Anyone heard of a a study that new grads had better retention in specialties? - page 2

Just curious if anyone has heard of this. I hope this is in the right forum!... Read More

  1. Visit  KnarfKS profile page
    0
    I'm with you Indy, the hospital I work at only wants experienced RN's from ICU or brand new grads for their ICU. I was told by the recruiter that working tele would be a good stepping stone...not as far as the ICU managers think.
    I told my current nurse manager from my origional interview that I would want to switch to the ICU and she was fine with that. She even tried talking to the ICU managers for me, highly recommending me, but nope. Maybe a new hospital is on my horizon as well.

    I could see why someone would say that starting over in a specialty could be hard because we have one area mastered and starting from scratch could be hard, but I honestly don't think it will be a problem for me. I haven't worked long enough as an RN to think I have it all figured out anyway and I want to learn ne things, otherwise I would be happy to stay in med-surg.

    I say medsurg is good for some, I'm not stressed out by it, just bored.
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  3. Visit  anonymurse profile page
    0
    Quote from spacenurse
    Not specifically about specialties but I think a useful article.

    I think you have to subscribe to one of the Biz journals to access it. I think you get the gist of it though.
    OK, here it is on another site:

    http://www.calnurses.org/media-cente...temID=30337119
  4. Visit  fmwf profile page
    0
    Quote from hotdog19d
    I'd just like to be able to find it so that I can show a member of the faculty at my school that is pressuring me to spend a year in med-surg. I really don't want to and anything that would help me justify my career choice would surely help! I know that one single study isn't the be all, end all answer, but it can't hurt either.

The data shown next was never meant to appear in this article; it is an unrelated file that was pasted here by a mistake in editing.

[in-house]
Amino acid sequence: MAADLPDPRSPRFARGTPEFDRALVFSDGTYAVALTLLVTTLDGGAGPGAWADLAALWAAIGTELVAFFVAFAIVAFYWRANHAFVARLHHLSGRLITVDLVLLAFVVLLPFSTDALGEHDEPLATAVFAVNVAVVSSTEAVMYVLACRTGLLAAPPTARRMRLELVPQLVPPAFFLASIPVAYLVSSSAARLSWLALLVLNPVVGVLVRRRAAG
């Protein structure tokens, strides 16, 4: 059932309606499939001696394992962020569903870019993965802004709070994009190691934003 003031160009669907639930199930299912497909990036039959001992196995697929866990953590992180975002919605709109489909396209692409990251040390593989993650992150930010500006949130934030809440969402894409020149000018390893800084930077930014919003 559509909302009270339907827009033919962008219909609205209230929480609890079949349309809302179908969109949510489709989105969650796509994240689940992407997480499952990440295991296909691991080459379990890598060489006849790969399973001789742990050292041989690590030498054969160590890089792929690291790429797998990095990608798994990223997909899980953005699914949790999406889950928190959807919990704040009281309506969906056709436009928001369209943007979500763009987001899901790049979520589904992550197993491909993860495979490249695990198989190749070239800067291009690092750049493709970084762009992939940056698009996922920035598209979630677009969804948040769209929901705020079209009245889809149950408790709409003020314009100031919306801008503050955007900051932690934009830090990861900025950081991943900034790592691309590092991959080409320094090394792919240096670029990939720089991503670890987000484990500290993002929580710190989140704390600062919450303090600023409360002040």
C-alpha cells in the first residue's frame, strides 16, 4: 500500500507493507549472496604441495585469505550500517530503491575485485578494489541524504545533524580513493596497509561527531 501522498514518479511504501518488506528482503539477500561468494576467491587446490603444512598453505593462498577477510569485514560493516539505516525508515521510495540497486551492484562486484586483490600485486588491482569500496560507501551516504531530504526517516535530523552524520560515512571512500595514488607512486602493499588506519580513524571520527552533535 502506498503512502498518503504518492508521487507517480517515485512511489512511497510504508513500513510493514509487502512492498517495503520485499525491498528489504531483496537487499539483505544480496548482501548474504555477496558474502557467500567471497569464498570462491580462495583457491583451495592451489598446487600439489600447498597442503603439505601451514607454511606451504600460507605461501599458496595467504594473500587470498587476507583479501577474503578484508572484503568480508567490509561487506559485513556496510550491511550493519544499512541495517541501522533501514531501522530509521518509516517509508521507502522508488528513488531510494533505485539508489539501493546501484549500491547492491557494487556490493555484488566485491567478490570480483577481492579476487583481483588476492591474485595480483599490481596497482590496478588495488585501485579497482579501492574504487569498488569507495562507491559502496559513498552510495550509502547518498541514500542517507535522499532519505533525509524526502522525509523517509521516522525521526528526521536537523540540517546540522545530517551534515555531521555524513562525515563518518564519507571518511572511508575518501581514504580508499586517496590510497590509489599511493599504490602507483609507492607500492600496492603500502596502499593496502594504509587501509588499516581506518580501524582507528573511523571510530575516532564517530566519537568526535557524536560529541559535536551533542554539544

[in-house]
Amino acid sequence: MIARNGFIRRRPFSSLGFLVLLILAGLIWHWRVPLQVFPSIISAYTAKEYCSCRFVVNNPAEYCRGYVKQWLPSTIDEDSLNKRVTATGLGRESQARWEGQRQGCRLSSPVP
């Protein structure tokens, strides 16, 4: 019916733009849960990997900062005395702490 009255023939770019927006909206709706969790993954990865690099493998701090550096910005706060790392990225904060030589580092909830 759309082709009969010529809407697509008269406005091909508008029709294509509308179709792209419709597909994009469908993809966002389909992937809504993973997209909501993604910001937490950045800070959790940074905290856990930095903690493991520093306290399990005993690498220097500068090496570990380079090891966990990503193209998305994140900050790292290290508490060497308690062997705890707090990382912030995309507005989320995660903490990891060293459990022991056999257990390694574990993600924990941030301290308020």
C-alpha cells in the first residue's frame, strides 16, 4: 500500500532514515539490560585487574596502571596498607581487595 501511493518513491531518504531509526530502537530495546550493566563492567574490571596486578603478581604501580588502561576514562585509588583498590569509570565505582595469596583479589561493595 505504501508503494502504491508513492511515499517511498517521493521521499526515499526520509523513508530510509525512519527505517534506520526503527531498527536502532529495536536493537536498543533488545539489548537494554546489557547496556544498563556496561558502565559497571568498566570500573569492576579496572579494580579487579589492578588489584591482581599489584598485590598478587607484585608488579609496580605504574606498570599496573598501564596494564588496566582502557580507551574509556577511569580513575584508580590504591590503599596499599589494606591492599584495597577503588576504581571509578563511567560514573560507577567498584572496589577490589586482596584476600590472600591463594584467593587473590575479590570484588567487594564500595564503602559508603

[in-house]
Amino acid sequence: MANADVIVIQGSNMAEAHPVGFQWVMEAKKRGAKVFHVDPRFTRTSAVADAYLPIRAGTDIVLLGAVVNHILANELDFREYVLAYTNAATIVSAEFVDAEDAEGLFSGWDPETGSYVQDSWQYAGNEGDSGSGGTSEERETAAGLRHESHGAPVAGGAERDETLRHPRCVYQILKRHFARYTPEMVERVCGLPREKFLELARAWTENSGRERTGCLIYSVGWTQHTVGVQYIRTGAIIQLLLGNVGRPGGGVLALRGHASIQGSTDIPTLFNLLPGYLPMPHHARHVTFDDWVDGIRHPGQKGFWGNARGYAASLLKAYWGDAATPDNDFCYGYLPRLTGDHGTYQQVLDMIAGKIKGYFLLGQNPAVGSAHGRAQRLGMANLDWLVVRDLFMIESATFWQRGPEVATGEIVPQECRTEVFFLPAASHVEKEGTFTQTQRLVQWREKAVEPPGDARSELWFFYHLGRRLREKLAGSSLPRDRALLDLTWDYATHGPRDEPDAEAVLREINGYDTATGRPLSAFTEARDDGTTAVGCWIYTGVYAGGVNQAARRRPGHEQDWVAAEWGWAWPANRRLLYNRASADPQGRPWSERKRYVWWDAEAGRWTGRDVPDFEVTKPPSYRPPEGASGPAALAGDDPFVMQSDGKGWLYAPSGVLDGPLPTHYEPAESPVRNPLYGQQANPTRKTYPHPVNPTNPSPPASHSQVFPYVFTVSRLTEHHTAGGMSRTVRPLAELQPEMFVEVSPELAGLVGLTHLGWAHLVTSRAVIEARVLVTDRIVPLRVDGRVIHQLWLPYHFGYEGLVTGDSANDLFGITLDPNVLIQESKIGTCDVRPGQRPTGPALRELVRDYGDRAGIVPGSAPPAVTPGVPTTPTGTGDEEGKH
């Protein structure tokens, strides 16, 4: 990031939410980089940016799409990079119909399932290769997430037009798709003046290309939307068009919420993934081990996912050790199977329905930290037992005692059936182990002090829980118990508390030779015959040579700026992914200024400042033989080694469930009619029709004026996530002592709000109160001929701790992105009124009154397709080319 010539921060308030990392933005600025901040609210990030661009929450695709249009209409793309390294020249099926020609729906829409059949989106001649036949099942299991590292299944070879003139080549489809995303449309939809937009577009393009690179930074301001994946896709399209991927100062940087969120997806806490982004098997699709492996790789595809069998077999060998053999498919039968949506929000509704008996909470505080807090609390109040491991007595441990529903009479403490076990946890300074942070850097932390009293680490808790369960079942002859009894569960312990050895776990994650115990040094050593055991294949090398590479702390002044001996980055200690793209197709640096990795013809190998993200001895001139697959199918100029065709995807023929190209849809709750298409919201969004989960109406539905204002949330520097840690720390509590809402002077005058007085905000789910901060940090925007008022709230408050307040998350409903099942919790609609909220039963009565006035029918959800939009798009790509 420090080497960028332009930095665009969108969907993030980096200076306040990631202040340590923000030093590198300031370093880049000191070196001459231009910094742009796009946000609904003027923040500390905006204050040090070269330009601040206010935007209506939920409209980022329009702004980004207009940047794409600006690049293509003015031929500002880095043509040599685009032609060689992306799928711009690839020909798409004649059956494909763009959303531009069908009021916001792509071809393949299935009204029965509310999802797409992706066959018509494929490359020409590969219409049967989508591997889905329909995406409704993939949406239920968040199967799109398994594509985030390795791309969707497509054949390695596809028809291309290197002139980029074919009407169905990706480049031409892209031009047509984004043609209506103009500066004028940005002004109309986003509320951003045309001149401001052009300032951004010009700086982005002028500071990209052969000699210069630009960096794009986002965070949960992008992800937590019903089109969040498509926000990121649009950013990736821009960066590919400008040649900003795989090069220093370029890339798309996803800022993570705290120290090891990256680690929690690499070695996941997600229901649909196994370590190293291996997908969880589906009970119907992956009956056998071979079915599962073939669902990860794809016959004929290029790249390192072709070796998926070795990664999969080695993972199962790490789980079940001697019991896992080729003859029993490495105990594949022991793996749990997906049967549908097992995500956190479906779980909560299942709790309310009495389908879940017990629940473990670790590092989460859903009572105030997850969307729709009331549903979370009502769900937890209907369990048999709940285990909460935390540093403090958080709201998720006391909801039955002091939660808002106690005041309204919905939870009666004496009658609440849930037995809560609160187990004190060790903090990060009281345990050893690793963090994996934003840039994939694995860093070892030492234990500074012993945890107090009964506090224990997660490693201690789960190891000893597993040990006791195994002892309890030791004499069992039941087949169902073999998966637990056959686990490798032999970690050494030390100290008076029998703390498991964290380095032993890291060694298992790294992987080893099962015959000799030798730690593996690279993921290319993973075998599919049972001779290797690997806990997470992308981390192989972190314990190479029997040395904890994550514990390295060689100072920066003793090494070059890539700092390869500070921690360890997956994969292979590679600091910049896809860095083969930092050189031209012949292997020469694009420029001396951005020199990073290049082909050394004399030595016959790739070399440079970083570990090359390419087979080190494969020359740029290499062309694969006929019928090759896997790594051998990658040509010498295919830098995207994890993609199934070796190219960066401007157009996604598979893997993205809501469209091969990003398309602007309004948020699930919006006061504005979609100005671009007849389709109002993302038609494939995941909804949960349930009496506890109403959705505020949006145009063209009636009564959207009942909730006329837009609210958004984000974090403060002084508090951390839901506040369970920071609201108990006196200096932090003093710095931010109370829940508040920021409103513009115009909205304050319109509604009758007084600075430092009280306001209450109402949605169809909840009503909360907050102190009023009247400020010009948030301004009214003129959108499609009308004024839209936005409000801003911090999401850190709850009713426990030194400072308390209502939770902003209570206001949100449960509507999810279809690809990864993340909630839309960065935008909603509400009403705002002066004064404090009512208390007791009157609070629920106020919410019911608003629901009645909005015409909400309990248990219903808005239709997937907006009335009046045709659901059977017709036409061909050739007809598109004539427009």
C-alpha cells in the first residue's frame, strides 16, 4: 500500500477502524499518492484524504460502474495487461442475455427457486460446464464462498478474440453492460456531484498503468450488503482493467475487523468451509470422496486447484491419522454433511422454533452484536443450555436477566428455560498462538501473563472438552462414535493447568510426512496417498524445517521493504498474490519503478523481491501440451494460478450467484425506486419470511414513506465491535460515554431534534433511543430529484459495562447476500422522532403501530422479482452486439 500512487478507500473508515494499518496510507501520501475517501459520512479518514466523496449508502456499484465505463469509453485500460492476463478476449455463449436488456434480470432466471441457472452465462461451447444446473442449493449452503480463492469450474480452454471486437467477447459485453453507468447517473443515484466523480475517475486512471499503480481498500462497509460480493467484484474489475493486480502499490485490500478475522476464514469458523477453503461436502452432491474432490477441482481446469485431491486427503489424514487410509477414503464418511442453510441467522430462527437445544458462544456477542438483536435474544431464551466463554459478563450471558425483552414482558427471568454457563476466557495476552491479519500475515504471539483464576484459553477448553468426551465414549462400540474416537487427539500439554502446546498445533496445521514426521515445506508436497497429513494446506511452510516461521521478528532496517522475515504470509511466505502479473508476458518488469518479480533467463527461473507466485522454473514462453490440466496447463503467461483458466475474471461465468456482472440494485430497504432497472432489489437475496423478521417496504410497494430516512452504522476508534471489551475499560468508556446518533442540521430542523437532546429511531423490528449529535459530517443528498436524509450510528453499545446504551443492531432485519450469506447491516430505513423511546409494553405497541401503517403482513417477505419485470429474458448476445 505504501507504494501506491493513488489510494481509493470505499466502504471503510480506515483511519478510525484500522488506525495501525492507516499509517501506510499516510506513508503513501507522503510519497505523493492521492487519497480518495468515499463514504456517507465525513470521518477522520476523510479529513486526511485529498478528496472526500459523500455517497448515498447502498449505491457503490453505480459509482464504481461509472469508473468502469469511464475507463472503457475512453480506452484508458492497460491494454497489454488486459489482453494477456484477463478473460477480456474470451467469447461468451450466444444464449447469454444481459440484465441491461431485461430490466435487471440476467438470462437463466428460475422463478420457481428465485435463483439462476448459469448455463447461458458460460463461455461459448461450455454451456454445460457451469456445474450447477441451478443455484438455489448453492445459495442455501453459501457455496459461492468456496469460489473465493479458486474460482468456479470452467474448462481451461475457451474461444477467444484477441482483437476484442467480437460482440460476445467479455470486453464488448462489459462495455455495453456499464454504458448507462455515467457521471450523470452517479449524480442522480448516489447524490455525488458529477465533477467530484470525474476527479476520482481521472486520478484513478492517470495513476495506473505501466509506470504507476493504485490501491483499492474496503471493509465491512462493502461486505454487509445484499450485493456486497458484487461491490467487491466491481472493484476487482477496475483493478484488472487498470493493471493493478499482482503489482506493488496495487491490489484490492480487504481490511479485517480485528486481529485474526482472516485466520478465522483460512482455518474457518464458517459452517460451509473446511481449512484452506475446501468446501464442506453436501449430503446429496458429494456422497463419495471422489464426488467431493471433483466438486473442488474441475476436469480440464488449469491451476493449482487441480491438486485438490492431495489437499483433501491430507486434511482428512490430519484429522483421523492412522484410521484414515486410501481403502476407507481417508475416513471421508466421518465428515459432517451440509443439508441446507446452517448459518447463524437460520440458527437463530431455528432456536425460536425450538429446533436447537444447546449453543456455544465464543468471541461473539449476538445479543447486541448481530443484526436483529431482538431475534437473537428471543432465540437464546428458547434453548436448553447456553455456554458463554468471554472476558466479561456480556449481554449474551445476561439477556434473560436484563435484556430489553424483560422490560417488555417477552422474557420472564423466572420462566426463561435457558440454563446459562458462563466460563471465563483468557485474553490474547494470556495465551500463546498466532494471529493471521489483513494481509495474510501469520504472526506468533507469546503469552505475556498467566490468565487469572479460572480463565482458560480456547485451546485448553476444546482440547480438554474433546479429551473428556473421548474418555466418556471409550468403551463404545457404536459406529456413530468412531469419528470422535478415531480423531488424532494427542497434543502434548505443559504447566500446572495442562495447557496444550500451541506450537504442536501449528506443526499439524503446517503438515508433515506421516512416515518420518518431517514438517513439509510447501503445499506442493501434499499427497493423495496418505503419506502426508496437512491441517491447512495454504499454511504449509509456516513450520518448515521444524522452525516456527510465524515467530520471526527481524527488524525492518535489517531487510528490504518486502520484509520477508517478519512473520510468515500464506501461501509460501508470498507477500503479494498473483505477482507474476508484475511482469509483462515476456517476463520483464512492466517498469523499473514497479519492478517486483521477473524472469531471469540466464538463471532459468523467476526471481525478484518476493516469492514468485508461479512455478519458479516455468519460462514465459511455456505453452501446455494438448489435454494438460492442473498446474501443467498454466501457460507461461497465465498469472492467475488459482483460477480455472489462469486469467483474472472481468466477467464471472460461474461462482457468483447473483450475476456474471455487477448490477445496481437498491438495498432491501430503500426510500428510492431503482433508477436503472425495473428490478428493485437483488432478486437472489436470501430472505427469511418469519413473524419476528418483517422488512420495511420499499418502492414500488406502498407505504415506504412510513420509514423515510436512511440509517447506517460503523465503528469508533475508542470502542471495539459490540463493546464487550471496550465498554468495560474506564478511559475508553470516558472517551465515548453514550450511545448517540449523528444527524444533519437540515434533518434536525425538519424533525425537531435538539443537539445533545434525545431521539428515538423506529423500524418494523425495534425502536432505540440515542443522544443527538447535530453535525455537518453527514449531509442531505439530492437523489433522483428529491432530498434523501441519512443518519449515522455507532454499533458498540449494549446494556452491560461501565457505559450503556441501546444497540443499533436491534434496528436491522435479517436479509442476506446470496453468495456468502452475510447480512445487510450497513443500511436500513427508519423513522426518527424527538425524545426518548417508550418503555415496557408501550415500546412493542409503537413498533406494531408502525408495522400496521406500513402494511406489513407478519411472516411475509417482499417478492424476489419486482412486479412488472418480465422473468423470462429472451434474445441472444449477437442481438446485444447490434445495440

Hi hotdog,

    If you can figure out a way...stick to your first mind my friend. You are right and the face of the Professional. Nursing will change only when the forward (not retro) thinking nurses are vested.

    FMWF
  5. Visit  fmwf profile page
    0
    Quote from hotdog19d
    I'd just like to be able to find it so that I can show a member of the faculty at my school that is pressuring me to spend a year in med-surg. I really don't want to and anything that would help me justify my career choice would surely help! I know that one single study isn't the be all, end all answer, but it can't hurt either.

    Hi hotdog,

    If you can figure out a way...stick to your first mind my friend. You are right and the face of the Professional. Nursing will change only when the forward (not retro) thinking nurses are vested.

    FMWF
  6. Visit  fmwf profile page
    0
    Quote from Indy
    Med surg is more of a specialty than people realize. I think each and every nursing job should be looked upon as a specialty; so each time you change types of nursing jobs, you are switching specialties.

    Now, there seem to be two ends of the spectrum, as far as what people think about "what new grads should do" in their first year. One end says med surg or floor work first, period. The other end says go for your specialty.

    When considering your job, see if you can ask around to the people who work in the specialty unit(s) you are considering. Find out what end of the spectrum the hiring manager of that unit is leaning towards. That'll give you some clues; if he/she only likes to hire new grads and you want to be there, well then go there and interview! Don't wait or you'll have the disadvantage of then being someone "from the floor" that he/she isn't inclined to hire due to personal bias.

    And yes, that's the situation I ran into. I had to switch hospitals to find a director who thought that floor experience was a wonderful background, and who wants to teach me to be an ICU nurse. But hey, there's a place for everyone.
    Indy,

    Med-surg is is is a specialty. I feel like I am unlearning and forgetting that year of training that I got for OB/L&D/hi risk. All because the prior generations hold on to this belief and really mean trick "gotta do your 6months (1yr) of med surg.

    How can I ever get enough experience in med-surg to "break into" L&D? And then go to MSN?

    FMWF


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